Become conscious of the unconscious: Often, we form destructive repetitive behaviour loops that leave us feeling stuck. Daily, without even realising it, we repeat a series of steps ending in unwanted outcomes. Think of a health and fitness goal you would like to achieve that has eluded you. Now think about the tasks that are needed and how you might go about doing them. Write down what has stopped you from achieving the goal (honestly, without excuses). Now, record your thoughts, feelings, and external influences that have arisen time and again that may have acted as roadblocks throughout this process. The purpose of this exercise is to identify repetitive ways of thinking, being, or acting that are not in line with your goal.


Shift your focus toward your external environment: Are there any specific times, days, people, or events that trigger unwanted ways of being that are not in line with your goal? Again, the purpose here is to understand what your triggers and conditioning are. Believe it or not, we can condition ourselves to do things and behave in unwanted ways just by being in a certain place or spending time with certain people (for example, social drinking or self-sabotage behaviours). Now that you have become conscious of the unconscious, what are you going to change? Detail this specifically, and make sure you keep it simple, but ensure to be clear on what you need to do differently. When the situation arises again, what will be different and what can you do differently next time?  


Focus on your daily habits: While being inspired by your goal and result is great for motivation, it doesn’t always last. There is that little thing called life that can sometimes get in the way of doing all those wonderful things we promise ourselves. If we only relied on inspiration and motivation to get ourselves to our goal, how might that not be enough? How can we stay on track to achieve all the things we want to achieve? We need to focus on our daily habits and rituals — the process that makes up our goal. If you were required to only perform one or two rituals daily that were crucial to you achieving your goal, can you see how the act of repeating a daily habit would be more sustainable than just being motivated and inspired by the result of your goal. Ultimately, you are not only performing the rituals that need to be performed, but reinforcing neurological pathways in your brain equal to those daily habits and creating a new way of being.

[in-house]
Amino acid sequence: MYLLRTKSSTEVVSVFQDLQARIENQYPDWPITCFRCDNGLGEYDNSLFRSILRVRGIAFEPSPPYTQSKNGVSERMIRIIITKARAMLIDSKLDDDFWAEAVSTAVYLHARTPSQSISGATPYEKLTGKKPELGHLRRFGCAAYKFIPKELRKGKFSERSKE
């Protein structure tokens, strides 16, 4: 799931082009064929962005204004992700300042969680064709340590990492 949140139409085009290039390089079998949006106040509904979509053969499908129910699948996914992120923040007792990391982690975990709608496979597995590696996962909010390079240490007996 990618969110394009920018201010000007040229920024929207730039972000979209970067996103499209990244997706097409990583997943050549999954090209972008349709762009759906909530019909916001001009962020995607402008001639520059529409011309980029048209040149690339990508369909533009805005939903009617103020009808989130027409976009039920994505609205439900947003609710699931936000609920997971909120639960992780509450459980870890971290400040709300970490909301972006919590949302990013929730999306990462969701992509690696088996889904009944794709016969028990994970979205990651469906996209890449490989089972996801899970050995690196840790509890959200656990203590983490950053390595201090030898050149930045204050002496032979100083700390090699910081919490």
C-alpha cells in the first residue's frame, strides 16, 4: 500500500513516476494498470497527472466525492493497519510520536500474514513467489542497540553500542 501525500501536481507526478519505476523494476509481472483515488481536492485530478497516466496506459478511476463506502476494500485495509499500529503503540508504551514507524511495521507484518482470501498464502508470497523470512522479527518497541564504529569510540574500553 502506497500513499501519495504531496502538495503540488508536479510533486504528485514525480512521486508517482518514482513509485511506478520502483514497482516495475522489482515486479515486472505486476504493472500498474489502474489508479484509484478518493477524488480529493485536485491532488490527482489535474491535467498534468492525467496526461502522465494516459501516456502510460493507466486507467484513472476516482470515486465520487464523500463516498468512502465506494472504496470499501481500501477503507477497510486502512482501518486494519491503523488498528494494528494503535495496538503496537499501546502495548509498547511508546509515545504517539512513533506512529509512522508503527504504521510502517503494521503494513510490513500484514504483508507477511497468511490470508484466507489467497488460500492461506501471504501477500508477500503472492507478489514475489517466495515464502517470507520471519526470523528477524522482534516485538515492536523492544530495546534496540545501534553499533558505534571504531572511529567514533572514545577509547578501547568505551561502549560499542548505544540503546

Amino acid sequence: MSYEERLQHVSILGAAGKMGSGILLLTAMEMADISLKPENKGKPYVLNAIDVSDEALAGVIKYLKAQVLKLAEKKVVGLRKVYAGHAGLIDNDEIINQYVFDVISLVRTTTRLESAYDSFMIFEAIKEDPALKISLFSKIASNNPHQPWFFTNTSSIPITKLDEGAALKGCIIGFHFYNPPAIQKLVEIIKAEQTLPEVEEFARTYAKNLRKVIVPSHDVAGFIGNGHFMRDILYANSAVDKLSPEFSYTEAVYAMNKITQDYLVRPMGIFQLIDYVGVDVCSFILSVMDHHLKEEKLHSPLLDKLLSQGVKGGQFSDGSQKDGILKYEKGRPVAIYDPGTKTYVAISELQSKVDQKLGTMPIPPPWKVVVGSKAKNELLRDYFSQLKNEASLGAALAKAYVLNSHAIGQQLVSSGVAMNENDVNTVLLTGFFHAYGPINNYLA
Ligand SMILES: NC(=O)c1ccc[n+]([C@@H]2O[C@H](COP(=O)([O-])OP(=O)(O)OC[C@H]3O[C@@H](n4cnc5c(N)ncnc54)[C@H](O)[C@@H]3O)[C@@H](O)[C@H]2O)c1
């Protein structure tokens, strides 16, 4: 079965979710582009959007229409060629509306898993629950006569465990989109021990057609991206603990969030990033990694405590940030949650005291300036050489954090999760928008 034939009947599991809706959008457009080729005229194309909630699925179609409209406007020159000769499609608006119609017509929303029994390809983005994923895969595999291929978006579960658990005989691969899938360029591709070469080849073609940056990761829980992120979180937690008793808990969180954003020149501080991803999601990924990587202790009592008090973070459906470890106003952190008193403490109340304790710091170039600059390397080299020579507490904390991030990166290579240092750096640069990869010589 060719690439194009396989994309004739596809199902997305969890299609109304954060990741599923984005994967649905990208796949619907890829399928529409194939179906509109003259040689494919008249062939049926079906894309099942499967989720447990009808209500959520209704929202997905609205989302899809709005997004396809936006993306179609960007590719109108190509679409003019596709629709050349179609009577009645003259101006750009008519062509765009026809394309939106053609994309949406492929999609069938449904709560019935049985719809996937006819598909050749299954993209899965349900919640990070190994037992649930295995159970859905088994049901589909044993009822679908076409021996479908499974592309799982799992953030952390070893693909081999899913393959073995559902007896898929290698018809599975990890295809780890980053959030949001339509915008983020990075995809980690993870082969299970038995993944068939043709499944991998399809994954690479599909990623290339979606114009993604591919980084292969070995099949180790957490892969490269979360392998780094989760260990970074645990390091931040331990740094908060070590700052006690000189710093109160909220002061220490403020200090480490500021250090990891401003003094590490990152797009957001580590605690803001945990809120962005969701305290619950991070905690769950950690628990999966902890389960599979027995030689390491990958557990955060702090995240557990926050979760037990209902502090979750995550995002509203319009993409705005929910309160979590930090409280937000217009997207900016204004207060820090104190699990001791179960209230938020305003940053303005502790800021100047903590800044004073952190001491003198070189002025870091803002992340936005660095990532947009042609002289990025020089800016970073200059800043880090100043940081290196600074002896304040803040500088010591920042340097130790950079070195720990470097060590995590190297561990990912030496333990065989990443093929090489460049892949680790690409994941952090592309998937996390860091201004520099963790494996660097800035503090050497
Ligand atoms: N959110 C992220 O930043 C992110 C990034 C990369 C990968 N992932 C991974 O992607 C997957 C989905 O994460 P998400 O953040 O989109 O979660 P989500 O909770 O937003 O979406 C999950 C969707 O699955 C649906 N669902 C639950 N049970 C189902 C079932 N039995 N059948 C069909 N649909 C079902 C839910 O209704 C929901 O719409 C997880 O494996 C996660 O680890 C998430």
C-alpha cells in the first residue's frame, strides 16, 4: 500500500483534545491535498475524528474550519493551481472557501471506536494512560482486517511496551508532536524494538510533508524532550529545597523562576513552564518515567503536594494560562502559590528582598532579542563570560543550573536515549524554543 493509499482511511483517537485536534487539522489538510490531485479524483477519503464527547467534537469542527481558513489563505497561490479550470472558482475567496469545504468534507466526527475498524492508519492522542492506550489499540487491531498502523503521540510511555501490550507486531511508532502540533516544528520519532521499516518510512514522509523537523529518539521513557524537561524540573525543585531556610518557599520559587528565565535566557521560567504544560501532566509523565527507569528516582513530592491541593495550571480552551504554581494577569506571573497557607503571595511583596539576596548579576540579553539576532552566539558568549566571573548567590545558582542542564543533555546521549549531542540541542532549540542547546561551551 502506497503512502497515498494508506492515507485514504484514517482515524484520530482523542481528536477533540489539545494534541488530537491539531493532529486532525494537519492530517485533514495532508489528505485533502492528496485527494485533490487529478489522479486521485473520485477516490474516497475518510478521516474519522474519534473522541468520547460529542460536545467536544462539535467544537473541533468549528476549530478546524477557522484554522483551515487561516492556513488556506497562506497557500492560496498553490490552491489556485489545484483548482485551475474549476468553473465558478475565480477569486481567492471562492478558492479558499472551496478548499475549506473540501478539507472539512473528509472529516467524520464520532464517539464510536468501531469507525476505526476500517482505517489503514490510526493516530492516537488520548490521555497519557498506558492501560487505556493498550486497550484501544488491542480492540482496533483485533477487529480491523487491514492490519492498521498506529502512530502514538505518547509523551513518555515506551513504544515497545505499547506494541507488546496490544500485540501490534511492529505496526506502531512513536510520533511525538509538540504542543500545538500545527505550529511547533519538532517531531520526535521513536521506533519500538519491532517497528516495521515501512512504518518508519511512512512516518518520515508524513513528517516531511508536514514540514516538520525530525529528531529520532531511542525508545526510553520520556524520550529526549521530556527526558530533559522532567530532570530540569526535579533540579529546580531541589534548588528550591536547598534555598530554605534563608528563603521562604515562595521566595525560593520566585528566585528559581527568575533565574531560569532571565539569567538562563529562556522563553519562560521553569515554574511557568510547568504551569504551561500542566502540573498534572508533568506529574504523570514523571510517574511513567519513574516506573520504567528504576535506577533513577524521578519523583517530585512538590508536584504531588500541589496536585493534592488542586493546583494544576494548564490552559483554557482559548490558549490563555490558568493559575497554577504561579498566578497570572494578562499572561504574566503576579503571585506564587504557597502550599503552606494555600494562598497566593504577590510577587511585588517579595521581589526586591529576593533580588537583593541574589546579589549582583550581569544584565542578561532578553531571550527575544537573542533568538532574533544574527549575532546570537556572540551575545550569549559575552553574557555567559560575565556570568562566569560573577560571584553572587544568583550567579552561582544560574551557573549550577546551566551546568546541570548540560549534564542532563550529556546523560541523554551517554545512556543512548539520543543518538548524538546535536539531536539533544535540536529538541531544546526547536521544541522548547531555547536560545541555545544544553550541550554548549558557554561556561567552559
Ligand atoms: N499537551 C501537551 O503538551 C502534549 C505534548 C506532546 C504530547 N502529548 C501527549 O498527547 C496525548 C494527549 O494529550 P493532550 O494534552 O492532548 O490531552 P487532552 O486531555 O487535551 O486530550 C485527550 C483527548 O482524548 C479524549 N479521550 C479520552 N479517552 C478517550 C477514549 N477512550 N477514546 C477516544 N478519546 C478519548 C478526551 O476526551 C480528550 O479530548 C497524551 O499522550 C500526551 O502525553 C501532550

By changing your identity, you are rewriting a new self, one that is in line with your values — and it’s this power, matched with confidence and momentum, that helps create the shift.



Karla Gilbert OAM is a former professional athlete and now helps individuals and corporates as a nutrition and health coach. For more information on her health coaching or eBook, Naked Habits, or healthy recipes visit